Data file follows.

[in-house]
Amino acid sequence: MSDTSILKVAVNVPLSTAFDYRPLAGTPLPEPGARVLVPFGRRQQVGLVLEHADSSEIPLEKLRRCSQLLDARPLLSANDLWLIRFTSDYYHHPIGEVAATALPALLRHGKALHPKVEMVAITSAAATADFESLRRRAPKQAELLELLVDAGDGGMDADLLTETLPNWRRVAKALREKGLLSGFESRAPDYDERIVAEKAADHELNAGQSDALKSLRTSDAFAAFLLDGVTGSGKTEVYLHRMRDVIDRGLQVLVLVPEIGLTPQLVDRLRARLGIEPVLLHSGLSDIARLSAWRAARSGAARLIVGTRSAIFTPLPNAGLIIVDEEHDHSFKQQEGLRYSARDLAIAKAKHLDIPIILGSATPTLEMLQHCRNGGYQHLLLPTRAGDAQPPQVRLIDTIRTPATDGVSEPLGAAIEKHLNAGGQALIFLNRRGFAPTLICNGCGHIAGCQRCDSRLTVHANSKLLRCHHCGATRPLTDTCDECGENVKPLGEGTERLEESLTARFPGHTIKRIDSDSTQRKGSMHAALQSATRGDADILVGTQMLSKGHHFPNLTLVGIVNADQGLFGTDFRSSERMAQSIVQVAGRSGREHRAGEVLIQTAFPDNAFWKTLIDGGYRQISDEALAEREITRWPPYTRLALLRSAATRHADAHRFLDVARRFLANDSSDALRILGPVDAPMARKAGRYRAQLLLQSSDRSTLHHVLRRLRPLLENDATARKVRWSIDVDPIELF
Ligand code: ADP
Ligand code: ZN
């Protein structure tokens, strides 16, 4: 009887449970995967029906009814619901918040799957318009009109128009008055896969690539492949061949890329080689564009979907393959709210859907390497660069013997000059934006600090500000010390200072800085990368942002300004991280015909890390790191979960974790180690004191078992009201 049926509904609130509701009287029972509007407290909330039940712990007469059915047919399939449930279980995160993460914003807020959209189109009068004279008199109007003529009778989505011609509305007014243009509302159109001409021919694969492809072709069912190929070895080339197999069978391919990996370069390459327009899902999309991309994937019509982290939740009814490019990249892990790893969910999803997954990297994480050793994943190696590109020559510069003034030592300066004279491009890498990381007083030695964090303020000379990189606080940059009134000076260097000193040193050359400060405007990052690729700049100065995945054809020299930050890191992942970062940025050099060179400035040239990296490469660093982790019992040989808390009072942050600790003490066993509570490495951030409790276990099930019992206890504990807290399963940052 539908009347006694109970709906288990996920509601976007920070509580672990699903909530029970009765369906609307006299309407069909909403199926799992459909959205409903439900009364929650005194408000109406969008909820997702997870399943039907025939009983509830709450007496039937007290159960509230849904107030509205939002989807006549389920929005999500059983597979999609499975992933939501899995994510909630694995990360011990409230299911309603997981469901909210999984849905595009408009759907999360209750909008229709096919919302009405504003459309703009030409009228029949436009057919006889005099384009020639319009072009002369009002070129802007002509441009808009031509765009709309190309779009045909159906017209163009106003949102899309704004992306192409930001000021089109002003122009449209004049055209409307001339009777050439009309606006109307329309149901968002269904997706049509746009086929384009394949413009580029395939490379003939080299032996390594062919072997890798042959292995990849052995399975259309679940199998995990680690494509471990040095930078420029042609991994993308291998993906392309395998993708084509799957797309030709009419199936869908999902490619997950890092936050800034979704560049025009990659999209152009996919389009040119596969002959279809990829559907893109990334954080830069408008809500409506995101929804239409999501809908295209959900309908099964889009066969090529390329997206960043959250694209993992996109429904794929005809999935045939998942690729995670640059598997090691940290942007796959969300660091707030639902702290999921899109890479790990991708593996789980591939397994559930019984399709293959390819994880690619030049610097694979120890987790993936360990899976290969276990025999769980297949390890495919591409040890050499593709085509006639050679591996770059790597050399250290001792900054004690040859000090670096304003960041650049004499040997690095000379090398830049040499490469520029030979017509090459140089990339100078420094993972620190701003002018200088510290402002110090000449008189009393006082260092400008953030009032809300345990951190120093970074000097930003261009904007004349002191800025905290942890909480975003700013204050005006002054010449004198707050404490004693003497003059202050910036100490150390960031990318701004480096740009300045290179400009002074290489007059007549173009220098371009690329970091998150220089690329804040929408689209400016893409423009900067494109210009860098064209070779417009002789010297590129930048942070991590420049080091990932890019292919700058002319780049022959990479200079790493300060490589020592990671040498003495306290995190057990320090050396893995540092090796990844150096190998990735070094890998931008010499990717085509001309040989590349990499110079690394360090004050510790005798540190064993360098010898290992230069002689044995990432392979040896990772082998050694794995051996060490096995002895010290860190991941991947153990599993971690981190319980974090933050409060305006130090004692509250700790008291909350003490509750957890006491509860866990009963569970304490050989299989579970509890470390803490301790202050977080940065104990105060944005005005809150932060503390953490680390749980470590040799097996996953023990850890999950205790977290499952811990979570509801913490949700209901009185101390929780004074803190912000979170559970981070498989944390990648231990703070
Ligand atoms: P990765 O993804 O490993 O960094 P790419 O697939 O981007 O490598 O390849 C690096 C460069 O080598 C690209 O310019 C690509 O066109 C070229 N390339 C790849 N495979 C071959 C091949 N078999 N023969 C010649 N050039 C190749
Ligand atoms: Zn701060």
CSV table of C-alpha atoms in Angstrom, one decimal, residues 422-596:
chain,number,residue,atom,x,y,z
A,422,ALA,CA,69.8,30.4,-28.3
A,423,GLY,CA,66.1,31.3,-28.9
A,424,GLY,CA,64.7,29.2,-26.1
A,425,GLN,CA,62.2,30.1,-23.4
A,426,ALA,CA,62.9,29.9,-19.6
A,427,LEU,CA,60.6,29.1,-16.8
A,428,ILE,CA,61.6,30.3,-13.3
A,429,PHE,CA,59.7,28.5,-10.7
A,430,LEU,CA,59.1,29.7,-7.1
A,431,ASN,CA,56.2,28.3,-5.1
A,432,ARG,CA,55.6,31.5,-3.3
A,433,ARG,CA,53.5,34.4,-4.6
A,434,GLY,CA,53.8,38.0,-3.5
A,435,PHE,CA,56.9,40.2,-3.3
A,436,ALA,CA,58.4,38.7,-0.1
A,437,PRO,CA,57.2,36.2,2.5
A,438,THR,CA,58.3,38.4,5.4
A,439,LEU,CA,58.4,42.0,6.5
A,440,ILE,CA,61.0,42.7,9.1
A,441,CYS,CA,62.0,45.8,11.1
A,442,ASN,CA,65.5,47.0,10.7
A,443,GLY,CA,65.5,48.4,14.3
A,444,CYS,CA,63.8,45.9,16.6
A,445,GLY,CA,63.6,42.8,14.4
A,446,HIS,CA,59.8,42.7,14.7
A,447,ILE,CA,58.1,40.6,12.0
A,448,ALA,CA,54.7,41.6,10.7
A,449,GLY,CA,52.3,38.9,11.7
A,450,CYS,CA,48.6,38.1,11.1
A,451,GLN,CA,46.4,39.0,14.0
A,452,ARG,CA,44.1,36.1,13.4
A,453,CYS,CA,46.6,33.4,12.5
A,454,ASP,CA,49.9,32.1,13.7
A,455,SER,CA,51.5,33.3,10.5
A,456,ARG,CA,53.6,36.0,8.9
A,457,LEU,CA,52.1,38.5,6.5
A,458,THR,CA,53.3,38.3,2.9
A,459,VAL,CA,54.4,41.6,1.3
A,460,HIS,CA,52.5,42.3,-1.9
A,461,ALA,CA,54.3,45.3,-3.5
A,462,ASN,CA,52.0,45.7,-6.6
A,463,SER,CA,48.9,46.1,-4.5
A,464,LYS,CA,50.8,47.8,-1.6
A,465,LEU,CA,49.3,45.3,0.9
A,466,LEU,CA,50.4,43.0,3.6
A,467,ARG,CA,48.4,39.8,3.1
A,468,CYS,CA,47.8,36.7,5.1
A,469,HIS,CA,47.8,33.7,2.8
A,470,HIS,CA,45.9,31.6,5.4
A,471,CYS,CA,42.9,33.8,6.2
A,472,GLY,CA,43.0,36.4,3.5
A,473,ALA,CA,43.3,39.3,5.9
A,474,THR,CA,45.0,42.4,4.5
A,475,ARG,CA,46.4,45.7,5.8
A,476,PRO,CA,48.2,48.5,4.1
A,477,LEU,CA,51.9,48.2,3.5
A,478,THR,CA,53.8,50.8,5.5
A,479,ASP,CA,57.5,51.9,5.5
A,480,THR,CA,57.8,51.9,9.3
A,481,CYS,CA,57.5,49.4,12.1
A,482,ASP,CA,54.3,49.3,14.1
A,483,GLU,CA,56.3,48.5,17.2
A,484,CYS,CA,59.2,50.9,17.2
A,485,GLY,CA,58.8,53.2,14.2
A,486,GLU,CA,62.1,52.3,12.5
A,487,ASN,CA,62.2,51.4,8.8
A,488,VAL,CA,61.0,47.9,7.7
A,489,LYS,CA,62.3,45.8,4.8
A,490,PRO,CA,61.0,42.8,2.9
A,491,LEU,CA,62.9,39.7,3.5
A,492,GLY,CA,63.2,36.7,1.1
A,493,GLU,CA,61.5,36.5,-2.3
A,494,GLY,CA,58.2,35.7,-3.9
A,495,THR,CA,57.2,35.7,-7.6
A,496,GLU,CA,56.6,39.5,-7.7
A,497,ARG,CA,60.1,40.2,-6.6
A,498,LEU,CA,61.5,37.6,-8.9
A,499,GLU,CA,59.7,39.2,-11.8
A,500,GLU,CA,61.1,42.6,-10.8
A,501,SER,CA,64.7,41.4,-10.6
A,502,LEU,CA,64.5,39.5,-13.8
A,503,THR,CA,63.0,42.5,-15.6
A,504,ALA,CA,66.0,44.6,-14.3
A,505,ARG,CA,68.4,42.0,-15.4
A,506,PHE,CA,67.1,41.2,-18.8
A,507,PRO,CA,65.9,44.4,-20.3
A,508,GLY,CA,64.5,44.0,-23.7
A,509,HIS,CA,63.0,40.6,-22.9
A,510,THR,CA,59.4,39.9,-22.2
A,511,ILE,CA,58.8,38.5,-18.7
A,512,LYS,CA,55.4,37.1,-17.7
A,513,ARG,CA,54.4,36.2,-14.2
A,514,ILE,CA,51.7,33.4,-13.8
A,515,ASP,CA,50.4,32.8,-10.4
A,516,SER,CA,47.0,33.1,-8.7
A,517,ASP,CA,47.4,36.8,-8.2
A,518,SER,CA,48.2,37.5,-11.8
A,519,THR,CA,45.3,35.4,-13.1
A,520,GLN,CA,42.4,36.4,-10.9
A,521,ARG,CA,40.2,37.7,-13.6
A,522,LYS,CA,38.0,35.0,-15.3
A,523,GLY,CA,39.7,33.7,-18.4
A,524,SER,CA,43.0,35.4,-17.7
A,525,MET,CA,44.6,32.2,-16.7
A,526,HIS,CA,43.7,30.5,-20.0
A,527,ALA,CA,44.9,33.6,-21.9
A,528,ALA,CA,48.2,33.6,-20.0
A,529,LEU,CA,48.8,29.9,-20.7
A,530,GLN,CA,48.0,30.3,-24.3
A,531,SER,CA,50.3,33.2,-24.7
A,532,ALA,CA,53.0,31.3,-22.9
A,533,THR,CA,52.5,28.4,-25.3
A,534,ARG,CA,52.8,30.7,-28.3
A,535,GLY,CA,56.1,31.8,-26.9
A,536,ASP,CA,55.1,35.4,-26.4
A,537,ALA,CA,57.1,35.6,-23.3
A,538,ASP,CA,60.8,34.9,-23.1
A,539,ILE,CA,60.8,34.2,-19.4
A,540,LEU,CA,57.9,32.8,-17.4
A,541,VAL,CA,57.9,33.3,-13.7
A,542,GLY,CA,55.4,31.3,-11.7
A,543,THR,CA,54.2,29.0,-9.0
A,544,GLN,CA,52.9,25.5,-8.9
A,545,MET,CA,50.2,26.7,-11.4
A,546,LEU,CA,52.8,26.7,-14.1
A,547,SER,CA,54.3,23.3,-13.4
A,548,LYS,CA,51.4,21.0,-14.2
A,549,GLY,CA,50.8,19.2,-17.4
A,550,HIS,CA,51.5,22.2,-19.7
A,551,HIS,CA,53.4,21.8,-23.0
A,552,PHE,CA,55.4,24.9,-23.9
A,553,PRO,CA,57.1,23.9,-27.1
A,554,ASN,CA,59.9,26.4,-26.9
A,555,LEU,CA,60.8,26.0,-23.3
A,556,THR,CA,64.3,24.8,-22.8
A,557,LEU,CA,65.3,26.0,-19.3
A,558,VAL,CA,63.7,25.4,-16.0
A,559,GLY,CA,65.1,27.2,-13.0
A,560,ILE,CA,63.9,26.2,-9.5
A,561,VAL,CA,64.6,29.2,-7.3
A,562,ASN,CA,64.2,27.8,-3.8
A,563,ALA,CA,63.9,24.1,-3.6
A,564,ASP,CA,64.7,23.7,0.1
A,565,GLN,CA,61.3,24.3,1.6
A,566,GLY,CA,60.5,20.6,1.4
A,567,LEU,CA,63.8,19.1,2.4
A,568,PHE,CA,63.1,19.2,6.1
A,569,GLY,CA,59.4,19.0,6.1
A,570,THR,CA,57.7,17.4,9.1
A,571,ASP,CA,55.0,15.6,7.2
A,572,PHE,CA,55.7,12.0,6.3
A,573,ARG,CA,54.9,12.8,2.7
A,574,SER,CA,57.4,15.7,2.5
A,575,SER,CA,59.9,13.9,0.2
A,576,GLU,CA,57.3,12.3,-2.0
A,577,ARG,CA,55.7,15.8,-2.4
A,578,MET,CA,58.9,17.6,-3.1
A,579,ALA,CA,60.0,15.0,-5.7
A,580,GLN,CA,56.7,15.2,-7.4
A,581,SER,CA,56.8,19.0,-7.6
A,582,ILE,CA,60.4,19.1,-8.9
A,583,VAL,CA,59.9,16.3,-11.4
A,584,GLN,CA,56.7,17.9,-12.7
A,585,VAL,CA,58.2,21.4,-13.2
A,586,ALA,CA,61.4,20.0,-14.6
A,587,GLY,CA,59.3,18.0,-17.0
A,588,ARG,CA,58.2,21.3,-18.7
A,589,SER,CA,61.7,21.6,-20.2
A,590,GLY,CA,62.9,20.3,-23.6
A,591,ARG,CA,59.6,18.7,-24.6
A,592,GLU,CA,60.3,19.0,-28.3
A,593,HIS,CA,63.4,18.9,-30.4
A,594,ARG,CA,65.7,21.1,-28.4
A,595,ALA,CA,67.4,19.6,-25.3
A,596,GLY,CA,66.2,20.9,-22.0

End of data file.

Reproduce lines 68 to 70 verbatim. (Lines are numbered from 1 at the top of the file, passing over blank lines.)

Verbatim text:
A,480,THR,CA,57.8,51.9,9.3
A,481,CYS,CA,57.5,49.4,12.1
A,482,ASP,CA,54.3,49.3,14.1